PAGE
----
_Tuesday, 18th, Eight O'clock P.M._ - I Hear We Shall Get To
Queenstown To-Morrow Morning, About Ten O'clock.
I have a game of whist
coming on, and there is to be an American concert, "Star Spangled
Banner," and all.
Miss Puleston, who I have chaperoned in the
_Oregon_ from New York, is to be left at Queenstown.
_Wednesday, 19th, Queenstown._ - The coast has been so pretty, and,
of course, quite smooth, compared to what we have been accustomed to of
late. I got up early, and saw all the sacks of letters, six hundred,
from all parts of the world, carried on men's backs to the tugs on
either side of the _Oregon_, and we parted with Miss Puleston and
some others, and now I must stop as this is going to be posted. We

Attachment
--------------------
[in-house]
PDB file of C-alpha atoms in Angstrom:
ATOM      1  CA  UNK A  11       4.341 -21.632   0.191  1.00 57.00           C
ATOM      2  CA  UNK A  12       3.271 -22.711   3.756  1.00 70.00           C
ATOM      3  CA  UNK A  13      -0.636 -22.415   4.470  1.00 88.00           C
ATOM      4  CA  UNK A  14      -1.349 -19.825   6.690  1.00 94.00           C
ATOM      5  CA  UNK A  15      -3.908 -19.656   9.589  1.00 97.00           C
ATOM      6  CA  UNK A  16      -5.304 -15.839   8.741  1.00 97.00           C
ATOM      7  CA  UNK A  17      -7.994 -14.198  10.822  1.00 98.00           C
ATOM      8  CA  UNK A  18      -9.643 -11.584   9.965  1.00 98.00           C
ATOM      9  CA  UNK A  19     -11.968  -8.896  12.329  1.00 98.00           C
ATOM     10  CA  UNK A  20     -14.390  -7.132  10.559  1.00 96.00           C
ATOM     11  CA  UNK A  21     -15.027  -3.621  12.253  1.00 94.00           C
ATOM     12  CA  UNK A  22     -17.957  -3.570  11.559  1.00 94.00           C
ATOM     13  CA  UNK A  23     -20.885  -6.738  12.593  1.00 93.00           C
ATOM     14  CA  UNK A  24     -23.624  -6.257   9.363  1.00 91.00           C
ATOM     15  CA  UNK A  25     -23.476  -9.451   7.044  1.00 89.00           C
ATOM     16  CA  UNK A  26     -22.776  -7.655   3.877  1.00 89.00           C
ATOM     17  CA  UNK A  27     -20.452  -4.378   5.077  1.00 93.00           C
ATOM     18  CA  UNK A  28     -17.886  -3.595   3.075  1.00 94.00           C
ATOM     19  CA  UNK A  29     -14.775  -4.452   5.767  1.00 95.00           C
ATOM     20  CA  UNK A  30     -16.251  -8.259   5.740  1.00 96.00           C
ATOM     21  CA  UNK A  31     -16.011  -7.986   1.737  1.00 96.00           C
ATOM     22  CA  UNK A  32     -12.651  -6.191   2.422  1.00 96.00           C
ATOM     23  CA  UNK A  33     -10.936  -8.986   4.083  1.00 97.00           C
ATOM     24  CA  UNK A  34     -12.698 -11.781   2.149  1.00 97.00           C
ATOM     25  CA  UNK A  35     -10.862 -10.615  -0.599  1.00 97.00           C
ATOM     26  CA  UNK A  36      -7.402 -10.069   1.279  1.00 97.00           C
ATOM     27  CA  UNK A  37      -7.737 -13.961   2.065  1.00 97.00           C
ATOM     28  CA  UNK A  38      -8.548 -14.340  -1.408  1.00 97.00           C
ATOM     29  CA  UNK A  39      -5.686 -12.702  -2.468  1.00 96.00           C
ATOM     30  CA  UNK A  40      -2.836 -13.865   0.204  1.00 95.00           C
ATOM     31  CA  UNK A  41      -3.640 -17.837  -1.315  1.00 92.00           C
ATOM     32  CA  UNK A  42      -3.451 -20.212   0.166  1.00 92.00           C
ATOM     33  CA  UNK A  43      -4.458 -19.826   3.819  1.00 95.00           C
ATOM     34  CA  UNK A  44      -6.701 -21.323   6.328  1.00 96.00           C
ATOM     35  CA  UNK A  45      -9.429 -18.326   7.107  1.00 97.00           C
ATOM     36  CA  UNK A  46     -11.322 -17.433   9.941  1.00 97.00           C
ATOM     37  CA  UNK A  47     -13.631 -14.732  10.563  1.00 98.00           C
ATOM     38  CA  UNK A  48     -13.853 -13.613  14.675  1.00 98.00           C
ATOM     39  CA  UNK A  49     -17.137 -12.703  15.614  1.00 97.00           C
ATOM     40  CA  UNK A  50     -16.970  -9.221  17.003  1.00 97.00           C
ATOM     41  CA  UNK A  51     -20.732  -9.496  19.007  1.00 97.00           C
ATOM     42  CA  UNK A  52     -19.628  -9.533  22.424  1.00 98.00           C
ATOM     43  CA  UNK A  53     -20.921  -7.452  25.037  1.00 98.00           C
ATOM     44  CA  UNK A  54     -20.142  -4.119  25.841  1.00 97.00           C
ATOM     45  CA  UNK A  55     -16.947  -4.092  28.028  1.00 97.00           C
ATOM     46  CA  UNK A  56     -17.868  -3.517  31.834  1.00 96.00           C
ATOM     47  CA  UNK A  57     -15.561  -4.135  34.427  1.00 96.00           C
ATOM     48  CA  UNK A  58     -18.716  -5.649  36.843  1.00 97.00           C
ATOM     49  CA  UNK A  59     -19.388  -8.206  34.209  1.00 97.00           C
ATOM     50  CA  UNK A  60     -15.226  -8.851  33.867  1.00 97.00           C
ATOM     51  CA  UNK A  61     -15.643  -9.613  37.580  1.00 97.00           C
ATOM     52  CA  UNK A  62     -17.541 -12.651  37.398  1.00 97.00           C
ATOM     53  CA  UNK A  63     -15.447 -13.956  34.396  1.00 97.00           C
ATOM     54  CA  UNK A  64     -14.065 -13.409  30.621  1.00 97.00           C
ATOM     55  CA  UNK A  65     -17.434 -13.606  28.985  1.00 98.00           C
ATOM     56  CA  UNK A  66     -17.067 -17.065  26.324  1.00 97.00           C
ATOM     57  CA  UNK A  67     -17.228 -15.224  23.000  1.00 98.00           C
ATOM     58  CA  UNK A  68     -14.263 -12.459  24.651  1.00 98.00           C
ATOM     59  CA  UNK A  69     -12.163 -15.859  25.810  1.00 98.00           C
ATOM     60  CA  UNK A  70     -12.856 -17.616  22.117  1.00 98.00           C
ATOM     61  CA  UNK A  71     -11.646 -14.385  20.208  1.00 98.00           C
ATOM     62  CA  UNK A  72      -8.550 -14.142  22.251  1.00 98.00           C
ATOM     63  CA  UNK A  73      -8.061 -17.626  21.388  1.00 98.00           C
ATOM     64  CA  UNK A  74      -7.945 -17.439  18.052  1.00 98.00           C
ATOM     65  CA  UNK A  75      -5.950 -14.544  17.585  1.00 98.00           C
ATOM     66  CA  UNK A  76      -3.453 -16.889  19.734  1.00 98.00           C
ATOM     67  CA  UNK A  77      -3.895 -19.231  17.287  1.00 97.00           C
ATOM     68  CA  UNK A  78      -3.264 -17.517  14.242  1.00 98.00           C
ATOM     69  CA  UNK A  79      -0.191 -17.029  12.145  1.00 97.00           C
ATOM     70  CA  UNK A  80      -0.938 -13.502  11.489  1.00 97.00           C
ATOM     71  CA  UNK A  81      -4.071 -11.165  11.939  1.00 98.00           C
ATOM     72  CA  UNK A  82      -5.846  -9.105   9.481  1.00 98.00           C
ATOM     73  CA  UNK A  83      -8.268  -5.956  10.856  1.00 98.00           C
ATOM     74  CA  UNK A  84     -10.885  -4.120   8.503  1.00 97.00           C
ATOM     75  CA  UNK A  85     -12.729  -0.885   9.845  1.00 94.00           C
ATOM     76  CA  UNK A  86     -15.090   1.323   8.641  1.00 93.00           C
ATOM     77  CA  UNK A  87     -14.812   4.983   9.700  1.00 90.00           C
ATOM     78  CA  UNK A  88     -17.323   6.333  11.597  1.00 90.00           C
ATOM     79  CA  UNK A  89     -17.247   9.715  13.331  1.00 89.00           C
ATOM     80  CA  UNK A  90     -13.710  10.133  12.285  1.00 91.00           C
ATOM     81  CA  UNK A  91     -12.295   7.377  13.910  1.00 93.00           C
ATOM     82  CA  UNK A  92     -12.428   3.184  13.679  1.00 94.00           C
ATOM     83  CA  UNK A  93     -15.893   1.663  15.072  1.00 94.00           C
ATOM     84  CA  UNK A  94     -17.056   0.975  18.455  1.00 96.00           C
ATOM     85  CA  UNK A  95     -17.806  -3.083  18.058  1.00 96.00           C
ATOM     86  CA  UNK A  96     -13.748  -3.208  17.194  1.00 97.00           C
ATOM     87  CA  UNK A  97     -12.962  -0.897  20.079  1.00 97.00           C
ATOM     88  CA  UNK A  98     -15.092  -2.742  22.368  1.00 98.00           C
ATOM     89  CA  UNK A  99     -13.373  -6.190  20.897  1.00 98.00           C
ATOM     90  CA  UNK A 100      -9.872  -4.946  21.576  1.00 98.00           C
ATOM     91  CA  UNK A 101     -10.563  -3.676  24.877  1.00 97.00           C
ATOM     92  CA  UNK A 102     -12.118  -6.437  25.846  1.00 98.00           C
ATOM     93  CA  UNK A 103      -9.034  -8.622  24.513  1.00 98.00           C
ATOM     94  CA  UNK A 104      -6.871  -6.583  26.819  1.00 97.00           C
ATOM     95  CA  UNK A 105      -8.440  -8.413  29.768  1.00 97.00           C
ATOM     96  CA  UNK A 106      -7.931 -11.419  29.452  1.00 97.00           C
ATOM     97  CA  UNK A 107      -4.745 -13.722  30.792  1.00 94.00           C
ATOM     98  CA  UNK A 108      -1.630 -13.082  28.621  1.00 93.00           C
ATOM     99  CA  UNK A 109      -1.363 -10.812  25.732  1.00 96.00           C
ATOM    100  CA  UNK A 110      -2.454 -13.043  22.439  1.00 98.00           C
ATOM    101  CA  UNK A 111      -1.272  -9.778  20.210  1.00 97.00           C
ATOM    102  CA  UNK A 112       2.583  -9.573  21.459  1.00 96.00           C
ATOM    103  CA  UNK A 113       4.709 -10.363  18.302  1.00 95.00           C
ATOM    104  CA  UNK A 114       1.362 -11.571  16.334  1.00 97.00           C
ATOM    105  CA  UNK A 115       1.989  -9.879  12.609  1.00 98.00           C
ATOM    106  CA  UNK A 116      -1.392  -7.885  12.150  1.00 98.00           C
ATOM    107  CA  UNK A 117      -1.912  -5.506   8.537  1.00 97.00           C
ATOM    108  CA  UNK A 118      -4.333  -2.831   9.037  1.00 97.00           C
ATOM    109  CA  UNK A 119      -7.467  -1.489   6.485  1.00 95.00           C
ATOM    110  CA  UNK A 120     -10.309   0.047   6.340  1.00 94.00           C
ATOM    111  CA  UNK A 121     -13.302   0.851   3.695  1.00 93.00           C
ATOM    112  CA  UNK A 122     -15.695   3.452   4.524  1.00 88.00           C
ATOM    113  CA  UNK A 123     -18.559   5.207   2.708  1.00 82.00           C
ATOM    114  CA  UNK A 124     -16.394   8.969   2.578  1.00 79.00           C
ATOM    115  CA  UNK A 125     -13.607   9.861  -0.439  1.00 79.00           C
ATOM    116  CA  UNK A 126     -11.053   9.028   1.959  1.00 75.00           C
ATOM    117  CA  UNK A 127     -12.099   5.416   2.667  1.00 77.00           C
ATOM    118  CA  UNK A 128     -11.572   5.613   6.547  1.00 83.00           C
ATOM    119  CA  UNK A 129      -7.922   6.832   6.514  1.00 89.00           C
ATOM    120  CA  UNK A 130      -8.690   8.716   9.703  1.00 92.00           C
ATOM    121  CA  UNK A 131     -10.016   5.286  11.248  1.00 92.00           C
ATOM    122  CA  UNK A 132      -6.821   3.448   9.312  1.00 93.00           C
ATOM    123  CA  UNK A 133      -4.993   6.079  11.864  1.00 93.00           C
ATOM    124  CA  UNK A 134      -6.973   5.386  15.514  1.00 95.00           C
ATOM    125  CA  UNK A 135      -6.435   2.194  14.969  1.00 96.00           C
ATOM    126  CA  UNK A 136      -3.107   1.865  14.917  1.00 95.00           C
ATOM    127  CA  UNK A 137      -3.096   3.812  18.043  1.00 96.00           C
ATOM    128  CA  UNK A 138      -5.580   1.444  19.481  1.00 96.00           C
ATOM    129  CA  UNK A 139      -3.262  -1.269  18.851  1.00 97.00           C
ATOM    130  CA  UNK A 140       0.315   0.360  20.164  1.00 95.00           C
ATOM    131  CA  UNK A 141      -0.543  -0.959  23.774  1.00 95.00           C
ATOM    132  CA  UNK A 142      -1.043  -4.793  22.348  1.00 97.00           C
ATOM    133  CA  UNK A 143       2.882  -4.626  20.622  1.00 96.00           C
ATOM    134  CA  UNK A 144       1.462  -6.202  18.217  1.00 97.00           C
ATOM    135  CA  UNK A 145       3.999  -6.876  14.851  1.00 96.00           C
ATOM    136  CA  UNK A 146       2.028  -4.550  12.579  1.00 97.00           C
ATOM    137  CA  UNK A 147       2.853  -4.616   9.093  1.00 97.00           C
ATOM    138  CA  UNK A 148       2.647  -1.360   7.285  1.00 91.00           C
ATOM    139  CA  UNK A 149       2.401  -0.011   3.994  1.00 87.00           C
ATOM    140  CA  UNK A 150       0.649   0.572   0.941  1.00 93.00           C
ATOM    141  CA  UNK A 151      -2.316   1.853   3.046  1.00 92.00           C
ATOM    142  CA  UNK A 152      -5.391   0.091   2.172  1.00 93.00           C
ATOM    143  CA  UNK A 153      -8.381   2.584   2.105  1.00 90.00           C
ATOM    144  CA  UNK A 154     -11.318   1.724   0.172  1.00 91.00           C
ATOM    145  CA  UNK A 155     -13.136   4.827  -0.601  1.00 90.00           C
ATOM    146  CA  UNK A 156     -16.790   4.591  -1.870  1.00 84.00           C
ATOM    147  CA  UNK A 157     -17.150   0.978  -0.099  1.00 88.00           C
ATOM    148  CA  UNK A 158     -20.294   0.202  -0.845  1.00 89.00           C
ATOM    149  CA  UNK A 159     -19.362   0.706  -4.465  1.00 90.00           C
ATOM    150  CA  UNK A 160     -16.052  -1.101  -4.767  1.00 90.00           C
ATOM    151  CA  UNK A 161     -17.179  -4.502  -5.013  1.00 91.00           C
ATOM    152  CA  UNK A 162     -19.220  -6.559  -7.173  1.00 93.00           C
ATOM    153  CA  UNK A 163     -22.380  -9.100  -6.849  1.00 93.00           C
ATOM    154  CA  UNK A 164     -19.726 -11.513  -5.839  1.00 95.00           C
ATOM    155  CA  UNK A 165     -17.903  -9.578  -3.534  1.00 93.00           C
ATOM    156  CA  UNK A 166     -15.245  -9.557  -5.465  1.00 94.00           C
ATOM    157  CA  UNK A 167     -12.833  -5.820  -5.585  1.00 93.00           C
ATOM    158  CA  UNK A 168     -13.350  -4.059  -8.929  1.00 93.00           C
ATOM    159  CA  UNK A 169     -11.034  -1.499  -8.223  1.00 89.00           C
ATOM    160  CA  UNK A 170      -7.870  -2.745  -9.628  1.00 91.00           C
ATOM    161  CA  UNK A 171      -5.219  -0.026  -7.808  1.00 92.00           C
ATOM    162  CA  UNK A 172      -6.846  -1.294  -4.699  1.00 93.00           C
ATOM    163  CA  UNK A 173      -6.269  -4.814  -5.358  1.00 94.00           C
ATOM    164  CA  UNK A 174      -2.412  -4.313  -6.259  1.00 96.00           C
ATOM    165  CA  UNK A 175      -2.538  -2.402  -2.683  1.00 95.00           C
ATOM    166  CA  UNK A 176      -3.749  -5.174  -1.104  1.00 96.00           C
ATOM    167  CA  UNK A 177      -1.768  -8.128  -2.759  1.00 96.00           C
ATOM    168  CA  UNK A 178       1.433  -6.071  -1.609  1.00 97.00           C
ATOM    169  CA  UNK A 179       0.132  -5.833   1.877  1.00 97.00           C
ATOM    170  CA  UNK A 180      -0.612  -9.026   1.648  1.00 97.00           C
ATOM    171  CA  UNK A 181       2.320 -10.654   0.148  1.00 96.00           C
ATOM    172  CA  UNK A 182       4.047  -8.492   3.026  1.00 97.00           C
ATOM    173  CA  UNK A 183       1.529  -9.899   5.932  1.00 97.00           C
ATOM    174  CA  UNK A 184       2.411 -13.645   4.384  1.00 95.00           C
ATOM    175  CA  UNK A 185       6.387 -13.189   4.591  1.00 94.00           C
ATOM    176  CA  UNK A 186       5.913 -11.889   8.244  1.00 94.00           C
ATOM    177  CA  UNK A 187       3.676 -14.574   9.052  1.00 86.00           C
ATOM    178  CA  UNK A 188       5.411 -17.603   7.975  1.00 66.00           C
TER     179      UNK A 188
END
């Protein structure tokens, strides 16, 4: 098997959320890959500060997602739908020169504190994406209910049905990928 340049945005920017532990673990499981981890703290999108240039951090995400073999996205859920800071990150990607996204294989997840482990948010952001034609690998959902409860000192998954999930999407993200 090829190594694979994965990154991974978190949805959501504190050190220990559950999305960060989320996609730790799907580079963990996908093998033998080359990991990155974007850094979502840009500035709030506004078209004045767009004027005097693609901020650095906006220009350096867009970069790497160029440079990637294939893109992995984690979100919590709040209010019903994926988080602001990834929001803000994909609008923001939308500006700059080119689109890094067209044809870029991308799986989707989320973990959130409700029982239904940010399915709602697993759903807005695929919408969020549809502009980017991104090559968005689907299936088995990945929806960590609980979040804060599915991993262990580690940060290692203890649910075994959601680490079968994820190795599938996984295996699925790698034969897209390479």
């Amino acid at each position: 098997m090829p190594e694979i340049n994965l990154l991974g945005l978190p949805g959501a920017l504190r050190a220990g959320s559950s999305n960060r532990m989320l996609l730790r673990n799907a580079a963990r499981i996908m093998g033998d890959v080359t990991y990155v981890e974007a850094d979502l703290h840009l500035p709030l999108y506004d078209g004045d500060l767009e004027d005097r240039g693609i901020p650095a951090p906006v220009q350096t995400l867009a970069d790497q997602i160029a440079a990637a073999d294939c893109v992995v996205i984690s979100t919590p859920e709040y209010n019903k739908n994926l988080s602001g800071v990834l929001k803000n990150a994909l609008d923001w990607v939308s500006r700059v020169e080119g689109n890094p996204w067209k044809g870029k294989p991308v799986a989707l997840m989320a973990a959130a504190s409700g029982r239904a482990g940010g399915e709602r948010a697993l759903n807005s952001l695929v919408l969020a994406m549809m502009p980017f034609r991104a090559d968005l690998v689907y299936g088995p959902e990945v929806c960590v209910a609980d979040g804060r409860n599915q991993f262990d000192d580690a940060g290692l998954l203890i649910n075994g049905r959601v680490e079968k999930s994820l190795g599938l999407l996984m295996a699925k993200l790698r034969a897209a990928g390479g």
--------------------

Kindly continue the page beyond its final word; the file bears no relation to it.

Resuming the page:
expect to be at Liverpool some time to-night, and shall leave at once
for Ampton, where I look forward to seeing so many of my dear ones. Dick
and I agree that our happiest days have been the day we reached Quebec,
and the day we left New York, both glorious in weather and scenery!
_Given by Mr. AUGUSTUS CHUR, American, of New York, of German descent,
November 18th, 1884, on "Oregon"_
My country, 'tis of thee,
Sweet land of liberty,
Of thee I sing,
Land where my Fathers died.
Land of the Pilgrims' pride,
From every mountain side
Let Freedom ring.
My native country thee,
Land of the noble free,
Thy name I love,
I love thy rocks and rills,
Thy woods and templed hills,
My heart with rapture thrills
Like that above
Our Father, GOD, to Thee,
Author of Liberty,
Thy name we sing.
Long may our land be bright
With Freedom's holy light,
Protect us by Thy might
Great God our King
_November 19th._ - I posted my letter to you at Queenstown.
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